Don’t read this while you drive |

Don’t read this while you drive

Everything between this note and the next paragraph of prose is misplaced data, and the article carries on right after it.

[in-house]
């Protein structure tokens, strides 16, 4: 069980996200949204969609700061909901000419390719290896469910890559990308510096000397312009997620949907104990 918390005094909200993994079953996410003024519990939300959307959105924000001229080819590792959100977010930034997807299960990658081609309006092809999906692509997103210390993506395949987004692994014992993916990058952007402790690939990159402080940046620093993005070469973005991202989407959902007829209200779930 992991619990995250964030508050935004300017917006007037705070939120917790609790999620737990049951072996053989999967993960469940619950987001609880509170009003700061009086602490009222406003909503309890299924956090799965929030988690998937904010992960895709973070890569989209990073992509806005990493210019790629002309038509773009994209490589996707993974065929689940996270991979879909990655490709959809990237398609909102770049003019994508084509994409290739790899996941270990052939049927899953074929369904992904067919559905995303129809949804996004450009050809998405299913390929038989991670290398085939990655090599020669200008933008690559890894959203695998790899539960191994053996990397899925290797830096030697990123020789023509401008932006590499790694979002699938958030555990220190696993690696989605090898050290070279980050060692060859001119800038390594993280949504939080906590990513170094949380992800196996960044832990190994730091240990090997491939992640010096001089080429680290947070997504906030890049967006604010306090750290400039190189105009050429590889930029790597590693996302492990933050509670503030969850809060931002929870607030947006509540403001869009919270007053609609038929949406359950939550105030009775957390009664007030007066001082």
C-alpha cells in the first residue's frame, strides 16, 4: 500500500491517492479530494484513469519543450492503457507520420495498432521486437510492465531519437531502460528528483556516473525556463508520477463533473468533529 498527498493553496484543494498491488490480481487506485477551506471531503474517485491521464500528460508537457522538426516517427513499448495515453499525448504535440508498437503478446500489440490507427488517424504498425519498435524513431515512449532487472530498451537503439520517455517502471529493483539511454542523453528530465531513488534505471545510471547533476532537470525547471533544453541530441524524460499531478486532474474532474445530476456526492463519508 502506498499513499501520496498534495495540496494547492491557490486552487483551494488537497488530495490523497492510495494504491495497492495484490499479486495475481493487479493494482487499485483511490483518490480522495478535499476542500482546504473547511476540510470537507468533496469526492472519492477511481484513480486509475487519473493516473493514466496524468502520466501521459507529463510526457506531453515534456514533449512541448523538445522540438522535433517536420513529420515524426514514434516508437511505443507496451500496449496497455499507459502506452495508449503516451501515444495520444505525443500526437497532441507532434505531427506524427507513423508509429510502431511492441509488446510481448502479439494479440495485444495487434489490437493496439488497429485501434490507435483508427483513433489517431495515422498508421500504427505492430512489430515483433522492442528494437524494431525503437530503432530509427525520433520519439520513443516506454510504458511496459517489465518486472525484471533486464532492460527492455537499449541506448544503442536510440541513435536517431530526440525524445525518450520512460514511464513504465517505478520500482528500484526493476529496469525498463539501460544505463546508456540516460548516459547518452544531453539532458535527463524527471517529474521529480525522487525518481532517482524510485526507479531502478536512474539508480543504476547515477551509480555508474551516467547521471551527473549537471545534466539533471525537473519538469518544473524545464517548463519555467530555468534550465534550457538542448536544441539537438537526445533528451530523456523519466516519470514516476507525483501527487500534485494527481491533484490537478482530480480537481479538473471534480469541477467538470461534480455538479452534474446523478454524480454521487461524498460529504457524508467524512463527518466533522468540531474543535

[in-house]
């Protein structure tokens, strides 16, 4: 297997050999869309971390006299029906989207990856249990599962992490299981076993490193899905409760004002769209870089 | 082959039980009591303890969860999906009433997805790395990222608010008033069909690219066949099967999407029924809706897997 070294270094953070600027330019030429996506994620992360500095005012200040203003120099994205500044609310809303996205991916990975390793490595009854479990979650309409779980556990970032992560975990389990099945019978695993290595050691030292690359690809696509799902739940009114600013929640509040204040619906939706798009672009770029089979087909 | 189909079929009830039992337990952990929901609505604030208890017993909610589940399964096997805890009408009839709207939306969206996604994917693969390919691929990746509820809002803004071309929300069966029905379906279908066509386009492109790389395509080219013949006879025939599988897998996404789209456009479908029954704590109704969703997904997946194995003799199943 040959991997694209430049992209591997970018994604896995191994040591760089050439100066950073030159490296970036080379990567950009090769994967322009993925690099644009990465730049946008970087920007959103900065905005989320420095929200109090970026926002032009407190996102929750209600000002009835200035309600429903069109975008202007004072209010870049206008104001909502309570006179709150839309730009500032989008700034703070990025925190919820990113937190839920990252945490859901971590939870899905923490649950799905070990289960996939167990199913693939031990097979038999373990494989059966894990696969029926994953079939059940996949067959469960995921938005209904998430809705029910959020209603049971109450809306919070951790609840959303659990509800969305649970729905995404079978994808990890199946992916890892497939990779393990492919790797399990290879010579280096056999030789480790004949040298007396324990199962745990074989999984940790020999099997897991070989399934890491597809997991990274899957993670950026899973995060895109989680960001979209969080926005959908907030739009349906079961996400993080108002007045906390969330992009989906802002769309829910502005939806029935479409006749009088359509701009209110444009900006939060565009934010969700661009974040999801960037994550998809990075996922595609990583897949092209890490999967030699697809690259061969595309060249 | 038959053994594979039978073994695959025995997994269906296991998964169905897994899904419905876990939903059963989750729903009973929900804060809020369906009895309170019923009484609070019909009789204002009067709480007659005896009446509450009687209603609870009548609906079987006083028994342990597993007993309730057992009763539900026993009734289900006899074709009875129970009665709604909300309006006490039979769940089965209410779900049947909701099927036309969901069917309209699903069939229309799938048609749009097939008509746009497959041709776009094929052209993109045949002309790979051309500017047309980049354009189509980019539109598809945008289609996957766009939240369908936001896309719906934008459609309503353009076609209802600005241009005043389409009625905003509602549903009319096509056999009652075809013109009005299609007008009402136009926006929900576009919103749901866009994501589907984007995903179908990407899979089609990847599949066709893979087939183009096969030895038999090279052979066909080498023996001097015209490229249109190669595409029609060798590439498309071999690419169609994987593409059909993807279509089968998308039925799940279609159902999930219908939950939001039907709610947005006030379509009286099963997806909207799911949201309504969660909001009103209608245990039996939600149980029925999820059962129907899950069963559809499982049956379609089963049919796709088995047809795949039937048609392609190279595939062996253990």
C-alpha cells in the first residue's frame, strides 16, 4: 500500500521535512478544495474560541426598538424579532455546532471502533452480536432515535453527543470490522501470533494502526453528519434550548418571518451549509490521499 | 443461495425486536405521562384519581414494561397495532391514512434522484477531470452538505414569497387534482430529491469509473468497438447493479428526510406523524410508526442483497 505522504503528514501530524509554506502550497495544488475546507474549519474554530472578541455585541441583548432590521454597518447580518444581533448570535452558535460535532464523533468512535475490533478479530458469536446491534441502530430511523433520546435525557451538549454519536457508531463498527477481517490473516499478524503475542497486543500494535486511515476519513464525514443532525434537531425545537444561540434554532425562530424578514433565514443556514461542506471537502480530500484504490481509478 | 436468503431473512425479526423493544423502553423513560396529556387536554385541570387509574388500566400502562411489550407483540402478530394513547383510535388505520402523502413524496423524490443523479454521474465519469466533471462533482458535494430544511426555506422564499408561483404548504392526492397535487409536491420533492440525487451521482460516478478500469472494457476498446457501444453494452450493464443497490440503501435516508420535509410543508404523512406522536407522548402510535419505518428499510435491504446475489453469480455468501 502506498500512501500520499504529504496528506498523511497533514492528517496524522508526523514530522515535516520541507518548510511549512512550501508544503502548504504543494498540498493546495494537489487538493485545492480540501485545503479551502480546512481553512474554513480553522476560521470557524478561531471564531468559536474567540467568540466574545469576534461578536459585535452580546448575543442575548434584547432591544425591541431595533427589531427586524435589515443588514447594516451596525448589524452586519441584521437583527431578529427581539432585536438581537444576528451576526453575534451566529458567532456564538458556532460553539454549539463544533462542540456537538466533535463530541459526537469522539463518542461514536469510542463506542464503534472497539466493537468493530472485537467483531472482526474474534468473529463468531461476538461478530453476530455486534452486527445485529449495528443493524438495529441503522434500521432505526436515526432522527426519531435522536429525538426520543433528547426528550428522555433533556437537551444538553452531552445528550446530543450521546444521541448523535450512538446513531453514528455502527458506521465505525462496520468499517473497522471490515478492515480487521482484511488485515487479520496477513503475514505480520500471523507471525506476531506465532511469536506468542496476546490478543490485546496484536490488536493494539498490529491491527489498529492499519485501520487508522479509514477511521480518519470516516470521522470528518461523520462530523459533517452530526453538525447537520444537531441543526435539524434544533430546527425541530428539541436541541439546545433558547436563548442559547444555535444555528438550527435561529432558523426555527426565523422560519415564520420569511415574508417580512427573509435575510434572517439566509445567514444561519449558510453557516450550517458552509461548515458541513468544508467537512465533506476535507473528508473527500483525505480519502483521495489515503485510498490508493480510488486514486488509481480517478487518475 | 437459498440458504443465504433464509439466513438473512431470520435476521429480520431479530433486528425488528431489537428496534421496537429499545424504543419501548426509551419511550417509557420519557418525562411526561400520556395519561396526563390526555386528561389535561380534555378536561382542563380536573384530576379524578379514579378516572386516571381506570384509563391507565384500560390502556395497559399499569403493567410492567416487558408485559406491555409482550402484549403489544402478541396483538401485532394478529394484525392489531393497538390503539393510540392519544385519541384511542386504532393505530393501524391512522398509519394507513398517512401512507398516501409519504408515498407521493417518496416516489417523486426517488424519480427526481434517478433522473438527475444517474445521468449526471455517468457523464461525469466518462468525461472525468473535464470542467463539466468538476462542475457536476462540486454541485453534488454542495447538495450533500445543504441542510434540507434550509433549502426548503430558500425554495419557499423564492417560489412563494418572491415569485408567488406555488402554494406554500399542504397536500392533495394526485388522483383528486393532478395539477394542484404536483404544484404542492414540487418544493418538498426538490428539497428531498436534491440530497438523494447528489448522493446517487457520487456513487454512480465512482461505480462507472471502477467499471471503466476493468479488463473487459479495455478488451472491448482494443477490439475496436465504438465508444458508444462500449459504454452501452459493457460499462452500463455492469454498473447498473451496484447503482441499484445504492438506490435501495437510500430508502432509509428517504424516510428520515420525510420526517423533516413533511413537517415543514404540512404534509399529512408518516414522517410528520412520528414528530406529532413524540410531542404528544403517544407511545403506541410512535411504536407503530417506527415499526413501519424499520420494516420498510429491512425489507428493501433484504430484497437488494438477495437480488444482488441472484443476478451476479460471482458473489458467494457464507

If you are reading the paper right now and you’re in your car with the keys in the ignition, the engine running and the wheels turning, stop. You’re piling up bad car karma, and it’s sticking to Interstate 70.This is no ordinary bad karmic buildup. This is the kind of nastiness seen only once in every 10 generations – the kind that crushes cities to rubble, turns good men and women bad and makes your nose run.How else can you explain the almost endless series of delays, destruction, destitution and despair that has halted traffic on I-70 literally in its tire tracks during the last few months?You can blame coincidence for the almost endless series of violent snowstorms, overwhelming avalanches and even the massive sinkhole that blocked the highway for several days, but I know better. It’s bad karma, pure and simple.The problem with my explanation, however, is figuring out where the bad karma is coming from and how exactly to solve the problem.There are, as usual, plenty of suspects oozing bad karma to finger for the disasters.Take President Bush for instance. His brilliant economic recovery plan will not only tumble the deficient into a downward spiral some economists say the country will never survive, but also his tax cuts seem – surprise, surprise – to favor the rich while the working man gets a whopping $400 back with which to lavish himself, his wife and kids with Champaign and caviar.If that hasn’t created some bad karma, I don’t know what will. But I don’t think that’s the problem even though I think rich people should have to spend one year living on the average person’s salary before they can run for public office.Then there are High Country developers who seem to leak bad karma like a baby leaks snot, but they’re not the cause either.The people I think who have really brought some seriously bad karma to our mountain highway are the people who actually use the road.According to a poll commissioned by Drive for Life: The National Safe Driving Test & Initiative, the majority of drivers on the road today admitted to engaging in dangerous behavior behind the wheel during the last six months.When I learned that 71 percent of all drivers – including seniors – admitted to behaviors like speeding, well, I was shocked and appalled. I’ve never noticed anyone speeding. Everyone around me always seems to be going slow – too damn slow.Then there are the 59 percent of drivers who say they eat while on the road – a habit I’ll admit I’ve also enjoyed in the past and will probably enjoy in the future.After all, what could possibly taste better than a McDonald’s cheeseburger, Taco Bell burrito or plate of spaghetti when you’re traveling at 80 mph passing out-of-state license plates?It didn’t even surprise me when the 37 percent of people said they chat on cell phones while driving. Talk about bad karma.I’ve actually witnessed – besides basic death defying moves like drifting into oncoming traffic and dangerously wide turns – cell phone users stopped in the middle of a lane while dialing their friends and family.But the kicker for me, the statistic that made me realize debilitating road karma is rampant is that 14 out of every 100 people say they’ve read while driving.What are they reading? War and Peace? A comic book? The Summit Daily News?Personally, I’m so afraid of driving off a mountain pass that I don’t even glance at things like speed limit signs.There is nothing I find more terrifying than visualizing some guy tooling down the highway with an open copy of Soldier of Fortune on his lap or a woman discovering her true feelings by scanning an issue of Oprah Magazine.Now aren’t you glad you stopped the car before reading this column.You did stop, didn’t you?Maybe we should put the Summit Daily News on audiotape.Abridged, of course.Columnist Andrew Gmerek swears he didn’t write this column behind the wheel.

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